For the last decade, Bay Area quintet Ludicra has been one of the best-kept secrets in metal music, quietly breaking new ground in extreme metal with a series of albums that, while rooted in black metal, have dared to think outside the parameters of that one particular genre. It’s not uncommon to see metal bands start out operating within the strict confines of a genre template only to stretch their sound far beyond what scenesters would define as “true”, developing a more all-inclusive approach, and over the last five years Ludicra has been one of the very best at it. 2002’s blistering Hollow Psalms and the follow-up Another Great Love Song two years later were excellent, surprisingly refined pieces of work, but it was with 2006’s Fex Urbis Lex Orbis that the band truly started to turn heads. That album marked a move towards progressive rock and traditional heavy metal that bore a striking similarity to the stylistic shift that Norwegian greats Enslaved were undergoing at the same time, black metal rules be damned.
Considering their diverse musical pedigree (guitarist John Cobbett a member of prog metal band Hammers of Misfortune and formerly of old-school greats Slough Feg, bassist Ross Sewage best known for his work with death metal band Impaled, and drummer Aesop Dekker also a member of folk metal stalwarts Agalloch), hearing this band evolve so much from album to album shouldn’t be much of a surprise. However, with their fourth album Ludicra has blindsided us once again with a record that takes their signature sound even further, one that deserves to take them well beyond “cult fave” status.
That The Tenant is a significant step forward is made abundantly clear from the second we delve into the beautifully designed, Storm Thorgerson-inspired artwork, but it’s even more arresting once we hit “play”. The guitar work by Cobbett and Christy Cather on “Stagnant Pond” is a lot more cleanly defined than we’ve come to expect, the overall sedate mood and warm tone bringing to mind another Enslaved comparison, this time to their 2008 opus Vertebrae. Cobbett’s classic metal tendencies rise to the surface on more than one occasion, and each time he does so, it’s one of the album’s highlights. “In Stable” launches into a lively gallop that’s more thrash metal than anything else before shifting into a second movement of New Wave of British Heavy Metal-style riffing and expressive, melodic solos. The break in “The Undercaste” at the five minute mark is irresistible, Dekker punctuating the contagious riffing by Cobbett and Cather with sixteenth-beats on hi-hat (a sorely underused technique in metal).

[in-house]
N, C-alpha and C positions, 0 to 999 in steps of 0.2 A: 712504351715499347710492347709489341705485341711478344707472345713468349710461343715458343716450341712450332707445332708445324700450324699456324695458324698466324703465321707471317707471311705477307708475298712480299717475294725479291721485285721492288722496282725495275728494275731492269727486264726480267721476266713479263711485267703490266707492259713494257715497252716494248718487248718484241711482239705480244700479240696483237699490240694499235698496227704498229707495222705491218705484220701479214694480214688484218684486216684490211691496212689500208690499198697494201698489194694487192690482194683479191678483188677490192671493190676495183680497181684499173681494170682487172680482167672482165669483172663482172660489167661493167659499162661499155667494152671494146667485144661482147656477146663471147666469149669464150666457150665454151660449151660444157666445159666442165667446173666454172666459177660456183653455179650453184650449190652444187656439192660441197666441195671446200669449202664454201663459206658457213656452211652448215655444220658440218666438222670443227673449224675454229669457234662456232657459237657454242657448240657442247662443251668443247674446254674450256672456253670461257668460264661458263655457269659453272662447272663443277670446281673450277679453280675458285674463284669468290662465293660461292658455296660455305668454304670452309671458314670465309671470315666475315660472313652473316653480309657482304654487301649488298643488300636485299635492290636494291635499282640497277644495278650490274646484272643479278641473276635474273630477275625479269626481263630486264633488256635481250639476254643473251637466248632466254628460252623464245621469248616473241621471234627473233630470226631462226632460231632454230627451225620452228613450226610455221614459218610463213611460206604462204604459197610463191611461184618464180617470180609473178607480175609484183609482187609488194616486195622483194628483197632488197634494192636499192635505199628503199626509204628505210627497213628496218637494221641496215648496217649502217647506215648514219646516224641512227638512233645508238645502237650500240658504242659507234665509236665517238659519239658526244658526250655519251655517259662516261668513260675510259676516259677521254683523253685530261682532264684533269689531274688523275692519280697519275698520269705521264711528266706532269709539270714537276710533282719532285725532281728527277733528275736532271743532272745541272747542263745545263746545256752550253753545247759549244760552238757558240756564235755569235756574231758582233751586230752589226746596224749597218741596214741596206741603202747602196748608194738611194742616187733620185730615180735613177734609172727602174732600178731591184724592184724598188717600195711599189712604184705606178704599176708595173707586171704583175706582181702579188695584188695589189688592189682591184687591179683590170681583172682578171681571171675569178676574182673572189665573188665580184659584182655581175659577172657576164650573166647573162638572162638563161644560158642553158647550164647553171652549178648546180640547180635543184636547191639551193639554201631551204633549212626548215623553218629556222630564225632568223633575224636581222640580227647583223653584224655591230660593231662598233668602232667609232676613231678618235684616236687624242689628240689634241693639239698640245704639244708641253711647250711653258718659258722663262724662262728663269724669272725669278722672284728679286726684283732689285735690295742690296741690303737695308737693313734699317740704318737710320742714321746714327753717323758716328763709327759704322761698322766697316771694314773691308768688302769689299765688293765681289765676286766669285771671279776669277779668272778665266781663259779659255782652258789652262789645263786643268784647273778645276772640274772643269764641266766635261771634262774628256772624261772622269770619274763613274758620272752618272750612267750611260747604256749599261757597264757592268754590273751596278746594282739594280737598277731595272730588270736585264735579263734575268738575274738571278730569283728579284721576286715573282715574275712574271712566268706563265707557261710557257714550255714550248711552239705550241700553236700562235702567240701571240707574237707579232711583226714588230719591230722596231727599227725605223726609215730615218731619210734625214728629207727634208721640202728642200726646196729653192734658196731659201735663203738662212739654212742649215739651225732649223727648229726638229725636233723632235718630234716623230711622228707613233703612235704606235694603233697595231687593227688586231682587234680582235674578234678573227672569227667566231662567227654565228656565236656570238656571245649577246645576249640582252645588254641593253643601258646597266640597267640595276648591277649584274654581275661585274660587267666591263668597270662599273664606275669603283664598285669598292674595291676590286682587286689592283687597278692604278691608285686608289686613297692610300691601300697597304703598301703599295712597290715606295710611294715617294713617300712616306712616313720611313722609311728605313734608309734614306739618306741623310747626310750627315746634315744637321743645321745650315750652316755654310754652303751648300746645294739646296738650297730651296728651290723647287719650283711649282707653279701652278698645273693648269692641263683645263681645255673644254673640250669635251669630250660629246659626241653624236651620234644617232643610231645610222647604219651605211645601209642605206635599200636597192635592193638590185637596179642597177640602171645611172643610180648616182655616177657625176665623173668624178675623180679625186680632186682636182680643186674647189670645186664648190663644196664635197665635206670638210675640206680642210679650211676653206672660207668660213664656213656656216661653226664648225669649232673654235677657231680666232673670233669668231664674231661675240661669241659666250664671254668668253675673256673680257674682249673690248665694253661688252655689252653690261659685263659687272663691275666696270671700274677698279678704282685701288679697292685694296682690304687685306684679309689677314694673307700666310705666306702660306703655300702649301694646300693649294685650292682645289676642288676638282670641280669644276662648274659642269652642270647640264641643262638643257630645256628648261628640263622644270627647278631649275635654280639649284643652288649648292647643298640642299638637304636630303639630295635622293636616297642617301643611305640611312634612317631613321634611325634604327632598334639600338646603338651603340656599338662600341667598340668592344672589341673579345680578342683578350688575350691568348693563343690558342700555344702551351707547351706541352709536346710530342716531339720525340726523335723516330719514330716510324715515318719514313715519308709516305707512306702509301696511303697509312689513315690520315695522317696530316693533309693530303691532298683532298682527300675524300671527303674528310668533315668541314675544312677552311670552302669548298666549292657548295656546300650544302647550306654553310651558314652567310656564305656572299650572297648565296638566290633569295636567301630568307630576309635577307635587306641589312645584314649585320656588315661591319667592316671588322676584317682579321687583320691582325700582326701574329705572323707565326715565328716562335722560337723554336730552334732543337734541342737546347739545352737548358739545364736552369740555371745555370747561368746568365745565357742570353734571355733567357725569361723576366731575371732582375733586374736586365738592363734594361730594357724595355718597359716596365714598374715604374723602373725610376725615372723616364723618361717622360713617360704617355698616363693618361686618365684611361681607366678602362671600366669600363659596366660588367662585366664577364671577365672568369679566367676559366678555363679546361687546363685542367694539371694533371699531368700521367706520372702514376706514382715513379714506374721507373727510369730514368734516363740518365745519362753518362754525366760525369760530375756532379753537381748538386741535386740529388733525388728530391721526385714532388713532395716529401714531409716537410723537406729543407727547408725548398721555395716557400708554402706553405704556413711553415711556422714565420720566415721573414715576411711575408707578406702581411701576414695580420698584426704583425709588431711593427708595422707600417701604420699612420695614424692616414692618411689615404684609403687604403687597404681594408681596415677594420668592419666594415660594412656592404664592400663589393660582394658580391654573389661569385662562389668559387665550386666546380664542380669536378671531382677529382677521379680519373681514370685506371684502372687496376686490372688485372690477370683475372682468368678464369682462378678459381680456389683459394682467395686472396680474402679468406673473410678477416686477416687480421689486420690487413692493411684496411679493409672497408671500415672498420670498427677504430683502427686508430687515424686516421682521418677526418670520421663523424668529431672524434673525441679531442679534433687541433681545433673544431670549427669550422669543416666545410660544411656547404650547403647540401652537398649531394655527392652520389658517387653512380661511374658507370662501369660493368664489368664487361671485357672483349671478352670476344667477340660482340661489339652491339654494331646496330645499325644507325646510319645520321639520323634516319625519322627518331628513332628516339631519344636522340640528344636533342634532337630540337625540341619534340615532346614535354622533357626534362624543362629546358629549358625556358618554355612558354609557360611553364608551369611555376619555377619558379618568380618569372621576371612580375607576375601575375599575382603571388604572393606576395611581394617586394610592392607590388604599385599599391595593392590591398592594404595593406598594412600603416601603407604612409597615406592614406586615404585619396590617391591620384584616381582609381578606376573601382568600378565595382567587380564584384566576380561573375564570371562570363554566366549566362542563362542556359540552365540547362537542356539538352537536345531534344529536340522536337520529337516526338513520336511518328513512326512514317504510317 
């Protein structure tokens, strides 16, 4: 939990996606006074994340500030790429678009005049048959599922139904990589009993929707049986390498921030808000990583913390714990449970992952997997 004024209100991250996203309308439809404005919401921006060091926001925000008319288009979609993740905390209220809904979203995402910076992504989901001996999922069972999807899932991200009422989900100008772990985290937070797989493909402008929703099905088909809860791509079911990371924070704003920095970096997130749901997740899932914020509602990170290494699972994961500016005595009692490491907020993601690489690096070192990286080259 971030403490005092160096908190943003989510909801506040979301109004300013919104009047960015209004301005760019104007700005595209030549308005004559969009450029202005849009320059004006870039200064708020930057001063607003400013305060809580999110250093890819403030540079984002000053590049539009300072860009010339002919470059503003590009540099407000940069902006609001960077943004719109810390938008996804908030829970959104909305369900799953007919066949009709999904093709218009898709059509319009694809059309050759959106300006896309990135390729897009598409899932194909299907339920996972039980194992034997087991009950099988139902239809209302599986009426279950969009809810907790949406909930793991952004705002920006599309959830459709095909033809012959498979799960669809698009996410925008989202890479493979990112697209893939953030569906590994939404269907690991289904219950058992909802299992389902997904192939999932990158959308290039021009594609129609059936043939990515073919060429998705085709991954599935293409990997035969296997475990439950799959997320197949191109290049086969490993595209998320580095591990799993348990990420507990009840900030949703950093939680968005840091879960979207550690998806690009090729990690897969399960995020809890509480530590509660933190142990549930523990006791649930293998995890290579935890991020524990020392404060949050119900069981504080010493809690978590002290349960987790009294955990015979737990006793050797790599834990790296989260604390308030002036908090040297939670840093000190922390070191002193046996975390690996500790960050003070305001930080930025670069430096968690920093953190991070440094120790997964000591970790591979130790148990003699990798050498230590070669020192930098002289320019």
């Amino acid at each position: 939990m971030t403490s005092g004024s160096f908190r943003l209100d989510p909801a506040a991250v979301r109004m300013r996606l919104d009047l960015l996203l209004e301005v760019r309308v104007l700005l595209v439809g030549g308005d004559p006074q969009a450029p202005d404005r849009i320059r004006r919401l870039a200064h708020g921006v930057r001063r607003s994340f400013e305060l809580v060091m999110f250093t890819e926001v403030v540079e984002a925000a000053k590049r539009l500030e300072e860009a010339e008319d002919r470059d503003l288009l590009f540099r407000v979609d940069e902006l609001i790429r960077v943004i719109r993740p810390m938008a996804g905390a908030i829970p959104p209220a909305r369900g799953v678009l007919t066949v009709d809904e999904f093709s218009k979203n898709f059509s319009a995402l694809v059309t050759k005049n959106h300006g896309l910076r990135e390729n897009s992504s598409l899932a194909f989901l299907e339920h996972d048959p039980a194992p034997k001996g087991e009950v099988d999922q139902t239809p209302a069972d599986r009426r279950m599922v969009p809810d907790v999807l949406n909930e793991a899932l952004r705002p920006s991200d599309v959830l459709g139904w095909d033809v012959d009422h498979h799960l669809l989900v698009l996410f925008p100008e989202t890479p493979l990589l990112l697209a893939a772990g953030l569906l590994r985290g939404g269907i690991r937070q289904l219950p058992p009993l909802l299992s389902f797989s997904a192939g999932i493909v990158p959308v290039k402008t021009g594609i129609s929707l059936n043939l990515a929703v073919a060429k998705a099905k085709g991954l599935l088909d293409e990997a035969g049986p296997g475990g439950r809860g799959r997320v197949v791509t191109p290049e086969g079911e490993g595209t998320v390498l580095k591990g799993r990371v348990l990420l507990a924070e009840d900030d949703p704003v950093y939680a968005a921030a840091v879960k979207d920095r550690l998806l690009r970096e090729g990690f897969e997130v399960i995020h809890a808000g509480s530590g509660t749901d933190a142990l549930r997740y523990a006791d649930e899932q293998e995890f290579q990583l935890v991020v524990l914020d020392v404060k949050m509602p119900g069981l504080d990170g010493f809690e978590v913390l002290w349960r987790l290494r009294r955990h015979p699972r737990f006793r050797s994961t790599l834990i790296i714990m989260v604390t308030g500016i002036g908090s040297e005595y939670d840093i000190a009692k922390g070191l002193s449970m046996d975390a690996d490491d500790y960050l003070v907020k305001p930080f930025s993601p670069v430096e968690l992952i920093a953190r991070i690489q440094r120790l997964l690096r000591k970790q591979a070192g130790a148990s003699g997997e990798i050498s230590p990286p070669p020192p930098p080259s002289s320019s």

Ludicra’s more aggressive tendencies haven’t been completely done away with, as the ferocious “A Larger Silence” attests, but as “Truth Won’t Set You Free” illustrates, it’s far from the focal point. After being propelled by Aesop Dekker’s brilliant blastbeats and double-time tempos for a good six minutes, the track explodes into a 6/8 groove and eventually a psychedelic-tinged coda, Cobbett and Cather shifting from atmospheric tremolo picking to more clearly defined, spacious melodies.
Adding to Ludicra’s rather eccentric sound is the presence of lead vocalist Laurie Sue Shanaman, who along with Cather provides a very strong voice for the band, whether it’s emitting a growl that rivals Arch Enemy frontwoman Angela Gossow or experimenting with more sedate, cleanly sung melodies and harmonies. Best of all, though, is her work as the band’s lyricist, and much like Fex Urbis Lex Orbis, The Tenant dwells on the subject of the grittier side of urban life. “The Undercaste” takes on the homeless problem in Shanaman’s home city with eloquence: “Each backward step is theirs to own / Every heartache in a misshapen being / Each hungry mouth an empty well.” Her portrait of suicide in “A Larger Scheme” is haunting, combining lines from Cynthia Hogue’s poem “Crossing Brooklyn Bridge” with her own observations from the Golden Gate (“Does it feel effortless? / Does it feel free? / Is it easy as they say? / Icy waters call you home”).
More than anything else on this album, the specter of loneliness looms large, one of the painful ironies of living in a densely populated city. On the gripping, the Cure-like title track, Shanaman hammers that feeling home to devastating effect, intoning, “A façade hides your worn out pride / A shoddy view of others just like you / A window rattles you with what you hide.” Poignant, poetic, and musically bold, it’s a perfect encapsulation of an album by a band that, if Ludicra’s growing audience has anything to do with it, won’t be much of a secret any longer.
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